pop music

What Puts the Pop in Pop Music?

What Puts the Pop in Pop Music?

As the Beatles learned, good music, even good looks, is seldom enough to break a band into the American mainstream. So what puts the pop in pop music?

1980s Pop Music and the Atomic Pleasure Dome

1980s Pop Music and the Atomic Pleasure Dome

Saturated in apocalyptic fears of the atomic bomb, 1980s music was also danceable and transporting. How can something that was so horrible also be so much fun?

What Donna Summer’s ‘I Feel Love’ Did to Brian Eno and Giorgio Moroder (Excerpt)

What Donna Summer’s ‘I Feel Love’ Did to Brian Eno and Giorgio Moroder (Excerpt)

In this excerpt from Thompson’s I Feel Love, which explores the far-reaching influence of song and singer, the disco groove moves Brian Eno and Giorgio Moroder.

How Pop Music Mainstreams Religious Weirdness

How Pop Music Mainstreams Religious Weirdness

With its devils and aliens, pop music can be a “window on the weird”, sweeping odd material lodged in subcultural pockets into the broader currents of culture.

Aretha Franklin and Black Music Power

Aretha Franklin and Black Music Power

Aretha Franklin’s superior soul albums, ‘Spirit in the Dark’ and Young, Gifted and Black’, see her stepping up to the ’70s Black Power movement.

Aretha Franklin: Preacher’s Daughter

Aretha Franklin: Preacher’s Daughter

Aretha Franklin, born a musical prodigy, was nurtured by her father, Reverend C.L. Franklin, and his numerous houseguests of gospel and R&B renown.

‘The Poetry of Pop’ Stretches the Definition of Pop Generously

‘The Poetry of Pop’ Stretches the Definition of Pop Generously

Adam Bradley’s The Poetry of Pop is academic, literary, and breezy – it works well for what it obviously wants to be, a primer on American popular music.

By the Book: ‘Rocking the Closet: How Little Richard, Johnnie Ray, Liberace, and Johnny Mathis Queered Pop Music’

By the Book: ‘Rocking the Closet: How Little Richard, Johnnie Ray, Liberace, and Johnny Mathis Queered Pop Music’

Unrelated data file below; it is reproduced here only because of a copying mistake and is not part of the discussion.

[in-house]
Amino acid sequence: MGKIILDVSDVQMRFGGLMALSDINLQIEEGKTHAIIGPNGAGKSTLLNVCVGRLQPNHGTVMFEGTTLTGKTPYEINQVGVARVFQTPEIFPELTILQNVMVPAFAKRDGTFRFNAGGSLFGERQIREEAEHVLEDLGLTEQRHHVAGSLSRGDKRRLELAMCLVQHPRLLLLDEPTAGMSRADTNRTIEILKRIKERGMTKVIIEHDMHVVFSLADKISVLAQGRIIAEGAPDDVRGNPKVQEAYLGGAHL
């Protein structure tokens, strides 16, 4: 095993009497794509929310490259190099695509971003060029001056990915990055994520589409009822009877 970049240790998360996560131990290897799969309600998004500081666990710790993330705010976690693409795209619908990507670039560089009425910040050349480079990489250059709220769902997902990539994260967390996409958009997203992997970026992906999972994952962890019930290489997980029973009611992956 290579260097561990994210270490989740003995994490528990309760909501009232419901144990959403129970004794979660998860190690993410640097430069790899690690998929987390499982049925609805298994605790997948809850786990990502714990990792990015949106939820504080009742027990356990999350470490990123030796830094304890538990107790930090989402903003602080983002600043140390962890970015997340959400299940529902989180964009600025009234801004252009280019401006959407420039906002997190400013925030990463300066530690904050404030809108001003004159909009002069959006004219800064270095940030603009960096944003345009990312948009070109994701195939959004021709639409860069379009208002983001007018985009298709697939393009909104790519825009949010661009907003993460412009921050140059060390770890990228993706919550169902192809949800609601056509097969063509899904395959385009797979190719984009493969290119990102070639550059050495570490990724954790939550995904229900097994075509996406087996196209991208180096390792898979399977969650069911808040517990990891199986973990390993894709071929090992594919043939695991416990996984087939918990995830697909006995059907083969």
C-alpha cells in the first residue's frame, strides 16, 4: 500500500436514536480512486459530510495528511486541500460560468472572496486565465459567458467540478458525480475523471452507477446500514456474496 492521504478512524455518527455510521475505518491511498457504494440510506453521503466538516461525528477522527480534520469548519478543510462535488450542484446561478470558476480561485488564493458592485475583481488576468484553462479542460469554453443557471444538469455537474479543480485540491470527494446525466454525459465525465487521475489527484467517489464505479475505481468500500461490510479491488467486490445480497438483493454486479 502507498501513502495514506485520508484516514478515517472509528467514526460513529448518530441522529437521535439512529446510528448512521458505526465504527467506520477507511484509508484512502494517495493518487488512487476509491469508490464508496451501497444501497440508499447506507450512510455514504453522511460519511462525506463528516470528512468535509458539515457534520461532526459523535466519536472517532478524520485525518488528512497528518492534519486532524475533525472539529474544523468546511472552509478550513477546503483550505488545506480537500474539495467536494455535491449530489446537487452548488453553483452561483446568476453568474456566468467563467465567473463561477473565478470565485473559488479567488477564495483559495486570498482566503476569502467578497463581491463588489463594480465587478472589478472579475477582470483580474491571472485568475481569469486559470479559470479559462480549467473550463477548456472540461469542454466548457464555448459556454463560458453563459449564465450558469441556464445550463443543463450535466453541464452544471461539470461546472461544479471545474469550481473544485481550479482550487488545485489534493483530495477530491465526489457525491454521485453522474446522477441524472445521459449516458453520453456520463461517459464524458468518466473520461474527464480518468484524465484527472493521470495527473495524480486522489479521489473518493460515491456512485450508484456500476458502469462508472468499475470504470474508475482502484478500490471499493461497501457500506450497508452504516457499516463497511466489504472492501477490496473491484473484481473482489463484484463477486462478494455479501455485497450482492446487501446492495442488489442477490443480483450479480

Vincent L. Stephens confronts notions of the closet—both coming out and staying in—by analyzing the careers of Liberace, Johnny Mathis, Johnnie Ray, and Little Richard. This excerpt of Rocking the Closet explores the work of "Mr. Emotion", Johnnie Ray.

Lil Nas X’s 7 (EP) Is the Work of a Canny Prankster

Lil Nas X’s 7 (EP) Is the Work of a Canny Prankster

The genre-agnostic "Old Town Road" rapper's lyrics are less interesting than the scenery Lil Nas X drops them in.

A Place for Us: John Lennon, Yoko Ono, and the Legacy Captured in ‘Imagine John Yoko’

A Place for Us: John Lennon, Yoko Ono, and the Legacy Captured in ‘Imagine John Yoko’

Imagine John Yoko is a beautifully curated recollection of a song, an album, successive films, and the legacy of peaceful idealism from the people who made it happen and carry on with the message.

‘Matangi/Maya/M.I.A.’ Is a Studied but Incomplete Portrait of the Artist and Activist

‘Matangi/Maya/M.I.A.’ Is a Studied but Incomplete Portrait of the Artist and Activist

The new documentary by Steven Loveridge, Matangi/Maya/M.I.A., is an imperfect homage to the talents of its star, albeit with brief moments of fascinating inquiry at its center.

David Bowie and Other ‘Strange Stars’

David Bowie and Other ‘Strange Stars’

Jason Heller's Strange Stars, on David Bowie and sci-fi, is an exciting and loving look at a time when infinite wonder had a role in the pop music marketplace.